In this national study of the management of patients with the human immunodeficiency virus (HIV) in general practice in Australia, 2000 general practitioners (GPs) from all Australian states and territories were surveyed by mail in April 1998, using a 60-item questionnaire. Three-quarters of those to whom the questionnaire was sent had previously indicated that they had an interest in HIV medicine; 45 per cent of respondents were interested in HIV medicine. Over two thirds of the 766 respondents had been consulted by an HIV-positive patient, a quarter had ordered an HIV antibody test which was reported as positive, and more than a quarter had HIV-positive patients whom they treat or manage. Fifteen per cent of the sample had HIV- positive patients who consult them at least every three months. It was found that the most common role taken by responding GPs in relation to their HIV-positive patients was in providing general health (non-HIV) consultations. They also provided counselling; referral to support services; health monitoring; and information about staying well and safer sex. There was a considerable number of respondents with HIV-positive patients who were not on antiretroviral drug therapy. Most responding GPs were found to refer to or manage in conjunction with specialist physicians or GPs. The widespread contact with HIV-positive patients is evidence of the need to ensure that all GPs have basic information and assistance in recognising and dealing with HIV and acquired immune deficiency syndrome (AIDS).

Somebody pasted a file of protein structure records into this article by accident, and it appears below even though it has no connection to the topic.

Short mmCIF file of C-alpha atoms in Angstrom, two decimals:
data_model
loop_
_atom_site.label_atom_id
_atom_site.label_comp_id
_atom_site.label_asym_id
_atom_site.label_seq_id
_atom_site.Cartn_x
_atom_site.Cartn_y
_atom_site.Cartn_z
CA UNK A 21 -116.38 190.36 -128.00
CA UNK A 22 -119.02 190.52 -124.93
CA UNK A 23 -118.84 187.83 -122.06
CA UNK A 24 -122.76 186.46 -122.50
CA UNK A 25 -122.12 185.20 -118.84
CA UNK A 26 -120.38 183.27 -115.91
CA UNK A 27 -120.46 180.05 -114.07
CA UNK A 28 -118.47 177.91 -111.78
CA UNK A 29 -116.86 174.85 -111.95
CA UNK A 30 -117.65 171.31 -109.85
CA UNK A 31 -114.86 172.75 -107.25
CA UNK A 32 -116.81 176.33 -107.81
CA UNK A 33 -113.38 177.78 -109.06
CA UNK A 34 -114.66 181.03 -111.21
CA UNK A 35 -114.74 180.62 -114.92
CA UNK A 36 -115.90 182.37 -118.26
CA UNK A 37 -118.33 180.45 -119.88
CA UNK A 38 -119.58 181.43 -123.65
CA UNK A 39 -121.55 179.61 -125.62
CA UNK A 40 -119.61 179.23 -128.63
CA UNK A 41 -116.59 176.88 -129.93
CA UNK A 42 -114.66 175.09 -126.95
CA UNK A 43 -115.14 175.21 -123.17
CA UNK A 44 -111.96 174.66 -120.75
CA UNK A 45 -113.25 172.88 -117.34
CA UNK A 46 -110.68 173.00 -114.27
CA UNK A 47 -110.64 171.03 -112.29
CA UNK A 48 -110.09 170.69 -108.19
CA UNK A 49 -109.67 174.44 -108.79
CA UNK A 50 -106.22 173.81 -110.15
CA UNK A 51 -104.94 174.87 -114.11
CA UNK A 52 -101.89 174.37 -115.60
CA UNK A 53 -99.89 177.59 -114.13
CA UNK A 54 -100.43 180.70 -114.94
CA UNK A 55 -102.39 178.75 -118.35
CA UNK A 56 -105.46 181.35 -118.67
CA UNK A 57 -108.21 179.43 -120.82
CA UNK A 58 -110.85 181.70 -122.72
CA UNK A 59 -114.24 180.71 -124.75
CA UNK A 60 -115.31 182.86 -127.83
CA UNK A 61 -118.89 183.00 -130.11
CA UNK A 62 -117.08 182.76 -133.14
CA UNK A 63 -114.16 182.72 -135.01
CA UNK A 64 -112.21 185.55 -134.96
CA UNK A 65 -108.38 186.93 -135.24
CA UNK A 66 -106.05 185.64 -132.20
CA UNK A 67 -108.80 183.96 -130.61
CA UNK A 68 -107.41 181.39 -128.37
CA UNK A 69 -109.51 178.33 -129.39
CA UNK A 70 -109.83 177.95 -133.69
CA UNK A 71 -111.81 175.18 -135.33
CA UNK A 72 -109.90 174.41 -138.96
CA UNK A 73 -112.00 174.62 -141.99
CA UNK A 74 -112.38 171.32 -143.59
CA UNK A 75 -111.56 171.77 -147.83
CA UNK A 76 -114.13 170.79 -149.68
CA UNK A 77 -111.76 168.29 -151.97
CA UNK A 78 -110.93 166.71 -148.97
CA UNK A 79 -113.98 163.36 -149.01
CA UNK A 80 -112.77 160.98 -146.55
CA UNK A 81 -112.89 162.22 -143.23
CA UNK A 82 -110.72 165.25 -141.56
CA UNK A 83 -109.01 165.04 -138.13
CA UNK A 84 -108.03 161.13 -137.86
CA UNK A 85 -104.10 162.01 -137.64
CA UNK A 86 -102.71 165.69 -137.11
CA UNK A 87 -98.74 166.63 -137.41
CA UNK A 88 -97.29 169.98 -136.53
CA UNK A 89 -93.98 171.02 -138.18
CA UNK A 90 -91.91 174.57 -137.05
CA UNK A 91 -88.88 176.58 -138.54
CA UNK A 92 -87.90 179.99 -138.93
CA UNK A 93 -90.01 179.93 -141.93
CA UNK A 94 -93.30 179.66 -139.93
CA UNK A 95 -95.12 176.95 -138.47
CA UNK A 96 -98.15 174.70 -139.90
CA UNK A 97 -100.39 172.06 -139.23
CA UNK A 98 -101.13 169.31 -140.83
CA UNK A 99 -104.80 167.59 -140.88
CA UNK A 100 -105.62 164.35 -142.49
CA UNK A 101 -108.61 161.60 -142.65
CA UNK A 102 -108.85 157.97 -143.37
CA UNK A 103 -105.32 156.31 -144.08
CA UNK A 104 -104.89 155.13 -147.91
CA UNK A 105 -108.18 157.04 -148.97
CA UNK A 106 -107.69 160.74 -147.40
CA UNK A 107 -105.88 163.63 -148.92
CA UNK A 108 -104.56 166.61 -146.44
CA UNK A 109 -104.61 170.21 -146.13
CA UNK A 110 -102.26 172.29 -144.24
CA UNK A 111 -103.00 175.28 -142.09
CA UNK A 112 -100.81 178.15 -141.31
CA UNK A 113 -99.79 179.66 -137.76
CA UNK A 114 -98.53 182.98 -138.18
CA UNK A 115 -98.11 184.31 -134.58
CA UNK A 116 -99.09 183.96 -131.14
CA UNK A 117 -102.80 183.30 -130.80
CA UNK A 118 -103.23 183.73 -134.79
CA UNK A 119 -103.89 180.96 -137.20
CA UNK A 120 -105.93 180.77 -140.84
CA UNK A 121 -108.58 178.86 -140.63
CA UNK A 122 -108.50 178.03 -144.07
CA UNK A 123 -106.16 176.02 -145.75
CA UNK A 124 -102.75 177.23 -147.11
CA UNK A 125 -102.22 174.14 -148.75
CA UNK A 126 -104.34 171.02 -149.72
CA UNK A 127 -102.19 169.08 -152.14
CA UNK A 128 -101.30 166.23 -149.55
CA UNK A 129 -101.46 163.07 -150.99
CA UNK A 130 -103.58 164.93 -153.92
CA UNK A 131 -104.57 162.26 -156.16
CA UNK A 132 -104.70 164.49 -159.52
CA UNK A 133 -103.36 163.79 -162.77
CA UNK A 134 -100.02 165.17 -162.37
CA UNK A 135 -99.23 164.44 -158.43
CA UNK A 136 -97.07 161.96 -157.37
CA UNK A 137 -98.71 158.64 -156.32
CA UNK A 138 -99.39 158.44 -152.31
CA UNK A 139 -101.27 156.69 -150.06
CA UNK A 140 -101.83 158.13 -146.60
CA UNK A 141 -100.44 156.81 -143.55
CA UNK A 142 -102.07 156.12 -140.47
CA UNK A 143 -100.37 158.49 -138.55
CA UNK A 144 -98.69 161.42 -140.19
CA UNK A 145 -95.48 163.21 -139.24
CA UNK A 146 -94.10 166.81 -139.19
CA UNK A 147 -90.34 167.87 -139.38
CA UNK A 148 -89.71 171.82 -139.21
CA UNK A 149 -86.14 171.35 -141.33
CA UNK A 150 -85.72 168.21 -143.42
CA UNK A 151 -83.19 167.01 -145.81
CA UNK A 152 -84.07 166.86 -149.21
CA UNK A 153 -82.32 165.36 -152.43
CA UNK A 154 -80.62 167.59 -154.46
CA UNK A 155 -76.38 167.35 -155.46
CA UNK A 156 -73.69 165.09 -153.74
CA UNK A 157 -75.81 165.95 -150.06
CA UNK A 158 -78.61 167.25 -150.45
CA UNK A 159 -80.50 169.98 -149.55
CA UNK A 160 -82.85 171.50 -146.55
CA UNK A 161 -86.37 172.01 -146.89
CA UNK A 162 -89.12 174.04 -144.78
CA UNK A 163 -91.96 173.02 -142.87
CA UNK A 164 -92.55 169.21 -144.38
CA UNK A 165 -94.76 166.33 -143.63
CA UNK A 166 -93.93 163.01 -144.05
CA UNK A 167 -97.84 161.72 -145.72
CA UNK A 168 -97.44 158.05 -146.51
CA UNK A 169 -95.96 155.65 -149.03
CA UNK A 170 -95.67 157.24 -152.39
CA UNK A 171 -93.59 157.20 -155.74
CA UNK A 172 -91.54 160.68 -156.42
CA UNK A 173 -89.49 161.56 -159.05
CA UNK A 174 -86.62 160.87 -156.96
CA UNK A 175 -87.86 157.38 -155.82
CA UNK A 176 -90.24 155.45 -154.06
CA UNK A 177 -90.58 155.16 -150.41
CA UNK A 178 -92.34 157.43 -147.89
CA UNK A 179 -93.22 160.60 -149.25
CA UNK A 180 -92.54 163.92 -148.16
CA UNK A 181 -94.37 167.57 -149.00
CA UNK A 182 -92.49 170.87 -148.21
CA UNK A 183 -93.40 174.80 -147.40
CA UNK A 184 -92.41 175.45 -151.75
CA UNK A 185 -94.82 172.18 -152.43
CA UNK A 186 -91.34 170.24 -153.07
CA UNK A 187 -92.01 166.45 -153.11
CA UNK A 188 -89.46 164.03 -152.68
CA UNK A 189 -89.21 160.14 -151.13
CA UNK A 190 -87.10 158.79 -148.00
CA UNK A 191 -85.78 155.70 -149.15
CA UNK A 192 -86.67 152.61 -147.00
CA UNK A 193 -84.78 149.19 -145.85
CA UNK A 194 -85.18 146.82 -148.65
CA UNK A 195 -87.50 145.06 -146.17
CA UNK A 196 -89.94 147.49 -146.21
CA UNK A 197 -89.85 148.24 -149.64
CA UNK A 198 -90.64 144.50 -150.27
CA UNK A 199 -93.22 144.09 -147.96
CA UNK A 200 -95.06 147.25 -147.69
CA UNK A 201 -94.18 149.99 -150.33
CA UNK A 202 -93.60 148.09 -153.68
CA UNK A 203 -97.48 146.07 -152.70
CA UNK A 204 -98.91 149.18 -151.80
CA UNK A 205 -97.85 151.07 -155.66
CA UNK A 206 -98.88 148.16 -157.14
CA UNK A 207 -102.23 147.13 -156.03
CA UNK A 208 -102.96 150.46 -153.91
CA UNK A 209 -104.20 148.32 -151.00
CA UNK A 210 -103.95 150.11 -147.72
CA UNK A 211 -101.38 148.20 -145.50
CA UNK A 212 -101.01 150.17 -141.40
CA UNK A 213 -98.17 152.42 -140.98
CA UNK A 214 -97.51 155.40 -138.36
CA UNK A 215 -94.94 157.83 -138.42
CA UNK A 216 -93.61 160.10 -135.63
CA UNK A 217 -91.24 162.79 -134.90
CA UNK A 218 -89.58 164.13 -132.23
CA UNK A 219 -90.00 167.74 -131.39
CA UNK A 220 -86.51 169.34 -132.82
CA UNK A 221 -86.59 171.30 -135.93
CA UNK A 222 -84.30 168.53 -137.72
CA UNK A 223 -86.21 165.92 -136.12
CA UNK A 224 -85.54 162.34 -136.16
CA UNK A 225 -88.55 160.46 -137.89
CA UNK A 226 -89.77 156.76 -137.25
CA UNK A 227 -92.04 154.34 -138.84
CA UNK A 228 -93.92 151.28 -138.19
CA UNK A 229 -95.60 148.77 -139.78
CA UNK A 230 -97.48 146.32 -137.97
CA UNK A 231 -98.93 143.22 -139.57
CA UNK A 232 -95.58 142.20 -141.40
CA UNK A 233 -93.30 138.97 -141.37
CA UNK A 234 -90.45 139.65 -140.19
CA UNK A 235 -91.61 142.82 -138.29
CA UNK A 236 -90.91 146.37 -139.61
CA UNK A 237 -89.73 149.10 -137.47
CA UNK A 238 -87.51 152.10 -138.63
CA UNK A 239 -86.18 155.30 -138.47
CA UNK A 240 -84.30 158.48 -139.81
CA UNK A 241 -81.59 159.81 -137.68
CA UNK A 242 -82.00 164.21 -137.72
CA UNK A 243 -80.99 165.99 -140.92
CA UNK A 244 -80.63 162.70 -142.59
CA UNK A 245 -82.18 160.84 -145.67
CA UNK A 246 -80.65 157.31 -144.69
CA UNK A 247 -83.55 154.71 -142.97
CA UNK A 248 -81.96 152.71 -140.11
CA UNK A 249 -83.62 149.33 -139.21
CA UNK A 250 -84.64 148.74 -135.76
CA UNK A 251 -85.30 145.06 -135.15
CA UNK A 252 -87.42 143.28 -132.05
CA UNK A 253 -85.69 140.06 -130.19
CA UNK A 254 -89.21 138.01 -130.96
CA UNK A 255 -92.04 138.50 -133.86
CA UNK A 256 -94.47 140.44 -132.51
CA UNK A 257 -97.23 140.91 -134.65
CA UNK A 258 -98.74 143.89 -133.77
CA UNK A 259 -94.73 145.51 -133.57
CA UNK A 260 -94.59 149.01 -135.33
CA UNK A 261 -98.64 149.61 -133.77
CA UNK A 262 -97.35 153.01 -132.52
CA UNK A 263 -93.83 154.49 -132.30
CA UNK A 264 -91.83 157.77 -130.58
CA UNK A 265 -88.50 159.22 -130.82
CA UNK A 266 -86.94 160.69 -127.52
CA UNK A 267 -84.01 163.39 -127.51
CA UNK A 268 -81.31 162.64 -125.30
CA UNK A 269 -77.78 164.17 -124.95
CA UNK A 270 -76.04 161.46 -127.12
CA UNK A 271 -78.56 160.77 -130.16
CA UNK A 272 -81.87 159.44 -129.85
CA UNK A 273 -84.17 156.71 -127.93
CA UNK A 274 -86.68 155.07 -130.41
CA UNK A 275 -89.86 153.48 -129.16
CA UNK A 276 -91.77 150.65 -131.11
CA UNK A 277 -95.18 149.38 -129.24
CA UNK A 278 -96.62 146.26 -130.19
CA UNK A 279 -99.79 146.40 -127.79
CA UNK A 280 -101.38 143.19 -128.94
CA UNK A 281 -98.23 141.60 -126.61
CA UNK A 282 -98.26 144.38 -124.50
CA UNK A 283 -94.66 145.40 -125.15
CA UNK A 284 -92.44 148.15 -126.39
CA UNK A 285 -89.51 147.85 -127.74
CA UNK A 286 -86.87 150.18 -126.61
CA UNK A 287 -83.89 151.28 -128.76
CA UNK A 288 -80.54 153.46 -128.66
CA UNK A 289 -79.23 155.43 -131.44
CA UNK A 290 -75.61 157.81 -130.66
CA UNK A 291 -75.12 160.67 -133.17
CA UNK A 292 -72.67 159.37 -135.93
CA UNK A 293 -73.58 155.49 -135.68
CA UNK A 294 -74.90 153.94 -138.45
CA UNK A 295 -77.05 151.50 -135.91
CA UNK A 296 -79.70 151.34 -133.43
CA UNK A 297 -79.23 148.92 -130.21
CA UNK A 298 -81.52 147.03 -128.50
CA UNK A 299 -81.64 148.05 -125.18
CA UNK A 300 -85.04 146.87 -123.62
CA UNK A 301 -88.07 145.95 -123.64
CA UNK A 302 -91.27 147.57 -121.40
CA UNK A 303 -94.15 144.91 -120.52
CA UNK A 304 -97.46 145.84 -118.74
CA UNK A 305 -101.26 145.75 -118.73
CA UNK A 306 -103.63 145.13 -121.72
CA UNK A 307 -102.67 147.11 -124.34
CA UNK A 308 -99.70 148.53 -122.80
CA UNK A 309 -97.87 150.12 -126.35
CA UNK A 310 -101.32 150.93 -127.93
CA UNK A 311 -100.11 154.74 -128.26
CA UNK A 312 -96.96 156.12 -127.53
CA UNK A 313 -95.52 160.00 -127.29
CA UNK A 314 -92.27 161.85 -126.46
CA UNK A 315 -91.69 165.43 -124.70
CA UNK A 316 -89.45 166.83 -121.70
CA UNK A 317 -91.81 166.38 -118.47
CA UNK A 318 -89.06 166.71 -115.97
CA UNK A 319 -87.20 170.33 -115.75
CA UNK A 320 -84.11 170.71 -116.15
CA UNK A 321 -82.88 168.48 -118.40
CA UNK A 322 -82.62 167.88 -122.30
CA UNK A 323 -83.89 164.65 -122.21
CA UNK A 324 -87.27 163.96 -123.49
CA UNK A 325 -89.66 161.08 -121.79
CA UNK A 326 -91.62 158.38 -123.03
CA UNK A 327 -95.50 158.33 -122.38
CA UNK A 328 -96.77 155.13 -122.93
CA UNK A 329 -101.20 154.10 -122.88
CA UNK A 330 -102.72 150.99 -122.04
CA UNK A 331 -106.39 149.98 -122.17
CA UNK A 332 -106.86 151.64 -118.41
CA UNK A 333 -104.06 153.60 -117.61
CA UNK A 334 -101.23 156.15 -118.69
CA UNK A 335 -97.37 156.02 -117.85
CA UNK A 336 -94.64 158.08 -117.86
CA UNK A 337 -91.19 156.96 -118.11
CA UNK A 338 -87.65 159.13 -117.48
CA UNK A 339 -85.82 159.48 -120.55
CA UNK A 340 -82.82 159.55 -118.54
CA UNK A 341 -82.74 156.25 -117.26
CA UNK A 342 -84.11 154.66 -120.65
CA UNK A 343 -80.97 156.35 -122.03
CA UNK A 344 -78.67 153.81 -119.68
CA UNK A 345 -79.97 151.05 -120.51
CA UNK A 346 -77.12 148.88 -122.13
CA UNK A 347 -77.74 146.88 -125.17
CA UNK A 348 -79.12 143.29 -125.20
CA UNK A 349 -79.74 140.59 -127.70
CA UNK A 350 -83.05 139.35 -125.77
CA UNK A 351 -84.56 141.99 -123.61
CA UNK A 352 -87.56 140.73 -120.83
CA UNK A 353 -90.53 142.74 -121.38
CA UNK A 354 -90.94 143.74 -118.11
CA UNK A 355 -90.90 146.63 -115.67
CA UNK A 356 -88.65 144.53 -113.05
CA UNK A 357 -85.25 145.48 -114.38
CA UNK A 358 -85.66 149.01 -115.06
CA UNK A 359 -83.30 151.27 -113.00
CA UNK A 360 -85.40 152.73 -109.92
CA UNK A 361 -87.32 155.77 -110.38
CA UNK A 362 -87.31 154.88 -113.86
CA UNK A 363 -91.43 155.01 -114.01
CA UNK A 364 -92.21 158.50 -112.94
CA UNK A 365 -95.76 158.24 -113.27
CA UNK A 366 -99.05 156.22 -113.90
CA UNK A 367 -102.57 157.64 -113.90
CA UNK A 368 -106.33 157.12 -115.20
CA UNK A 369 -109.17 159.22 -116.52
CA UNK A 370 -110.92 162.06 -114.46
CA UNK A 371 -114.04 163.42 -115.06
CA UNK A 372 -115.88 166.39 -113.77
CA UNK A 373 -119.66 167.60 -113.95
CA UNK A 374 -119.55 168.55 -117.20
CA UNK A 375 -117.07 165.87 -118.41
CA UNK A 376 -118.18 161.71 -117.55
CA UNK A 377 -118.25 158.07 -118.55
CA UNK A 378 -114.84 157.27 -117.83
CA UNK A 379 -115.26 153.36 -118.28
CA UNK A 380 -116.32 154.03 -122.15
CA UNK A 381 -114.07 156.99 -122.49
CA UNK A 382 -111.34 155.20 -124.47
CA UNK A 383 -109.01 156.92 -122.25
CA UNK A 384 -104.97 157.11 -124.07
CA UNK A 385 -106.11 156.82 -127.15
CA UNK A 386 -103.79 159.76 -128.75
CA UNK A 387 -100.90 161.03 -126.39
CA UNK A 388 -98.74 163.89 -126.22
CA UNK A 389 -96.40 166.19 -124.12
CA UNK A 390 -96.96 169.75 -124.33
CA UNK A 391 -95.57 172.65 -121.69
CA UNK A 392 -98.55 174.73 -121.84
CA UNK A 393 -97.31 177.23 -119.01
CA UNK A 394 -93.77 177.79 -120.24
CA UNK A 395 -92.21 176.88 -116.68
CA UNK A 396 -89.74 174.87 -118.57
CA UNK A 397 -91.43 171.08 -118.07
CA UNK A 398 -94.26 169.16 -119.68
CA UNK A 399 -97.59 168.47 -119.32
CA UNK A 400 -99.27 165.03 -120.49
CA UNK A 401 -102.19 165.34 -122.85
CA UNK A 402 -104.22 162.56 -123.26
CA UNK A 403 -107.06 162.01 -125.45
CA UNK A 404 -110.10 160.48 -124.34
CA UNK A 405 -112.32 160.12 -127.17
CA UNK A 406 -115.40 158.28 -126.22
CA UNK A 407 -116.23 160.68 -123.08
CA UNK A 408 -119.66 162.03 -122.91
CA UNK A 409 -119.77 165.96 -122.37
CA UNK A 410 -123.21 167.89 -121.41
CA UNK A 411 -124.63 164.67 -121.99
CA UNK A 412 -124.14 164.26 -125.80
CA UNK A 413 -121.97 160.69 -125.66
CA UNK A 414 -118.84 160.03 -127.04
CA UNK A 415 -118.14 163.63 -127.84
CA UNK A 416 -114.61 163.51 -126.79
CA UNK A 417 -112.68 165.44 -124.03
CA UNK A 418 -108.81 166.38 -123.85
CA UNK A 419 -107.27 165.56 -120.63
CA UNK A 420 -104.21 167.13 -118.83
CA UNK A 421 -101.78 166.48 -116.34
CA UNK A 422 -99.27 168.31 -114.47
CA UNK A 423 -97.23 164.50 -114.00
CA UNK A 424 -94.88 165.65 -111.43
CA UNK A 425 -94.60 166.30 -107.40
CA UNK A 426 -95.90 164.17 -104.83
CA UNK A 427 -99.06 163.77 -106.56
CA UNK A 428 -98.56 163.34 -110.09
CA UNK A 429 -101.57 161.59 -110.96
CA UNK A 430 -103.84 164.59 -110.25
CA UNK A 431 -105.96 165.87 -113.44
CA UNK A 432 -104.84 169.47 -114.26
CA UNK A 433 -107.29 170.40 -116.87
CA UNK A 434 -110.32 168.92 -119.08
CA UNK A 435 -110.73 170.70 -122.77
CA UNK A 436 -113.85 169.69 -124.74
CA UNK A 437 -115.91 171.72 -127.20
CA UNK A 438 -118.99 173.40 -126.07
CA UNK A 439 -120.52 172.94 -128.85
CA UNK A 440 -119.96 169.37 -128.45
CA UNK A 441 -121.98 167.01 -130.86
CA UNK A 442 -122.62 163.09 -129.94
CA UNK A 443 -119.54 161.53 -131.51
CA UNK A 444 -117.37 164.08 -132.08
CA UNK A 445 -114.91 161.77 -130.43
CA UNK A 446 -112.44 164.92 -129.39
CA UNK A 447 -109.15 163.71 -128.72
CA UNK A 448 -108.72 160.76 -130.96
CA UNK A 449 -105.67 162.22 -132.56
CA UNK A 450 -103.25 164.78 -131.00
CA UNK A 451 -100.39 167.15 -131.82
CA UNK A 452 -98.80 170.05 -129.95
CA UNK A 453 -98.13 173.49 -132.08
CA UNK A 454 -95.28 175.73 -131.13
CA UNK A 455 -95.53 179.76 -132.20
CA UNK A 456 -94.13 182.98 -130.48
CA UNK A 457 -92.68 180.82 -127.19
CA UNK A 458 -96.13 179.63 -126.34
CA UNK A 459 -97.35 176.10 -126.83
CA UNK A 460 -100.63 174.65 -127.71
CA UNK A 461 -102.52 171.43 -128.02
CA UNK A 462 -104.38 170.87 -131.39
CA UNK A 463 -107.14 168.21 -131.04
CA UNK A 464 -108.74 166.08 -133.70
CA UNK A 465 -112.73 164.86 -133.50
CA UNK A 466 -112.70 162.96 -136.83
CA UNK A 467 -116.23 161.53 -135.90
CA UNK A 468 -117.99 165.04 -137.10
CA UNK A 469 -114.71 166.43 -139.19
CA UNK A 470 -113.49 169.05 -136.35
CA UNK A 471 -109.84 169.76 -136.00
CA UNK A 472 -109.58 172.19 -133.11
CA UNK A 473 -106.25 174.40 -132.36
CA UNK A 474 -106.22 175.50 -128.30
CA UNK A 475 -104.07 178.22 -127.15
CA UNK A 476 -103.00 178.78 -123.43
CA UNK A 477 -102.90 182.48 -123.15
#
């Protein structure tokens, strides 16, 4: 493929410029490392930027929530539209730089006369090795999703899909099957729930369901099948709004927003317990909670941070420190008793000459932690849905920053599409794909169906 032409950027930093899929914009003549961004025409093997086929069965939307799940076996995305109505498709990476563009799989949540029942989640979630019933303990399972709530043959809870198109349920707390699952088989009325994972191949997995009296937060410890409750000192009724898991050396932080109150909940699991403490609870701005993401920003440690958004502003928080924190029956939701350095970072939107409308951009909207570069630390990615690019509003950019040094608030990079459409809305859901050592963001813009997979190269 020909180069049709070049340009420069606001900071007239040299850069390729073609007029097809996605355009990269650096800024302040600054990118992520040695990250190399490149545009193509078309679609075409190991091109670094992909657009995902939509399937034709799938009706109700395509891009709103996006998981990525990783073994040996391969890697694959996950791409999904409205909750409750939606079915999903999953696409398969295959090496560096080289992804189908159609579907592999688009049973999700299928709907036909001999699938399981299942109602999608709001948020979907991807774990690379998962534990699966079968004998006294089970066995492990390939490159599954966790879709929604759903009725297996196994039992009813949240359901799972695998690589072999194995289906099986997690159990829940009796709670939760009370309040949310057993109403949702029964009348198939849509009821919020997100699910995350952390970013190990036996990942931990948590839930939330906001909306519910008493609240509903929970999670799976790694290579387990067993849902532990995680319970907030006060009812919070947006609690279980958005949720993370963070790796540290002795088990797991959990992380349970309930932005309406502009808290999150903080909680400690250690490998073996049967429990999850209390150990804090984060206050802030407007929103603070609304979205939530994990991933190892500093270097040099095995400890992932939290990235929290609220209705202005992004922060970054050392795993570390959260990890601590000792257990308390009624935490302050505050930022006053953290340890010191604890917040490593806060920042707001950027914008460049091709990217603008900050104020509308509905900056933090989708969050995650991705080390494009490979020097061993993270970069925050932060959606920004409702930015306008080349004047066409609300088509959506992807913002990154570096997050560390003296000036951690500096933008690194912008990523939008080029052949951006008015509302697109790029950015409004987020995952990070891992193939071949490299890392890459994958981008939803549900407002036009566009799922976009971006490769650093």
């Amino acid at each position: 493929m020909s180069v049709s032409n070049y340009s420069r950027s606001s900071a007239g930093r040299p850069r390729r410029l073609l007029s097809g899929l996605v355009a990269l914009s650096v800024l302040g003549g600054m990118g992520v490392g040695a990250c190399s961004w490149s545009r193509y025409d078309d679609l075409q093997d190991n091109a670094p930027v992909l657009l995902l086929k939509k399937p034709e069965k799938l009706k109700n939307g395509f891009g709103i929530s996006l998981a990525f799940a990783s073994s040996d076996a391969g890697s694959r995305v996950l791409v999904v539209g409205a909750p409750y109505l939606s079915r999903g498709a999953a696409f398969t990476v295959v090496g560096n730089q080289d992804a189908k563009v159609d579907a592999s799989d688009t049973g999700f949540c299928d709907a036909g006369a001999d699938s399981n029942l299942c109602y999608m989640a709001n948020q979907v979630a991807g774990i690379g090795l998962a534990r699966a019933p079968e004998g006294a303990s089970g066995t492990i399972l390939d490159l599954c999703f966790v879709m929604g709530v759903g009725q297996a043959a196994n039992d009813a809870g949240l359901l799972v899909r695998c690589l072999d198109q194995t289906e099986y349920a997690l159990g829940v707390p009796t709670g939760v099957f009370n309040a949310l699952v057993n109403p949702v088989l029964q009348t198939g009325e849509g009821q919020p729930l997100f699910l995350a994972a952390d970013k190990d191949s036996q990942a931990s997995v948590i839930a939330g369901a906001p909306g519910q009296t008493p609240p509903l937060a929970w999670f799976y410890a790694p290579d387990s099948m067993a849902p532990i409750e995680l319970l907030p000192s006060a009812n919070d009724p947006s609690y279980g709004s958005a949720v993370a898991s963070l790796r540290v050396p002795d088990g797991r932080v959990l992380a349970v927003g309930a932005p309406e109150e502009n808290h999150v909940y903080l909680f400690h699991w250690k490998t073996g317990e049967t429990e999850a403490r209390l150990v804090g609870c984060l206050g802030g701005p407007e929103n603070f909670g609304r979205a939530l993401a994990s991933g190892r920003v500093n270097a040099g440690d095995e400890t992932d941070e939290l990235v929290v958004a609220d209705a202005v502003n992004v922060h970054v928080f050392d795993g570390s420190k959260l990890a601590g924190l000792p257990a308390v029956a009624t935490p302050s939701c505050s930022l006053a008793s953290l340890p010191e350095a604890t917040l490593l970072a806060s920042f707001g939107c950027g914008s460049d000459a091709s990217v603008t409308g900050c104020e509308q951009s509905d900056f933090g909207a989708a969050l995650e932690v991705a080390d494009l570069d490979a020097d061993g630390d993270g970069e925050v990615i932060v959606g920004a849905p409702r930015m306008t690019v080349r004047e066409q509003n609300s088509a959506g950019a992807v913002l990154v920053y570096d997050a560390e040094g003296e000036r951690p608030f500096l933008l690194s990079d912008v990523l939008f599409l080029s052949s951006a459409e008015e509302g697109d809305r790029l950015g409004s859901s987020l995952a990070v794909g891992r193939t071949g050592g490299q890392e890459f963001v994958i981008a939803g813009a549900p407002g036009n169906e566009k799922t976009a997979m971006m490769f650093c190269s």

|Number of pages||6|
|Publication status||Published - 1 Jan 1999|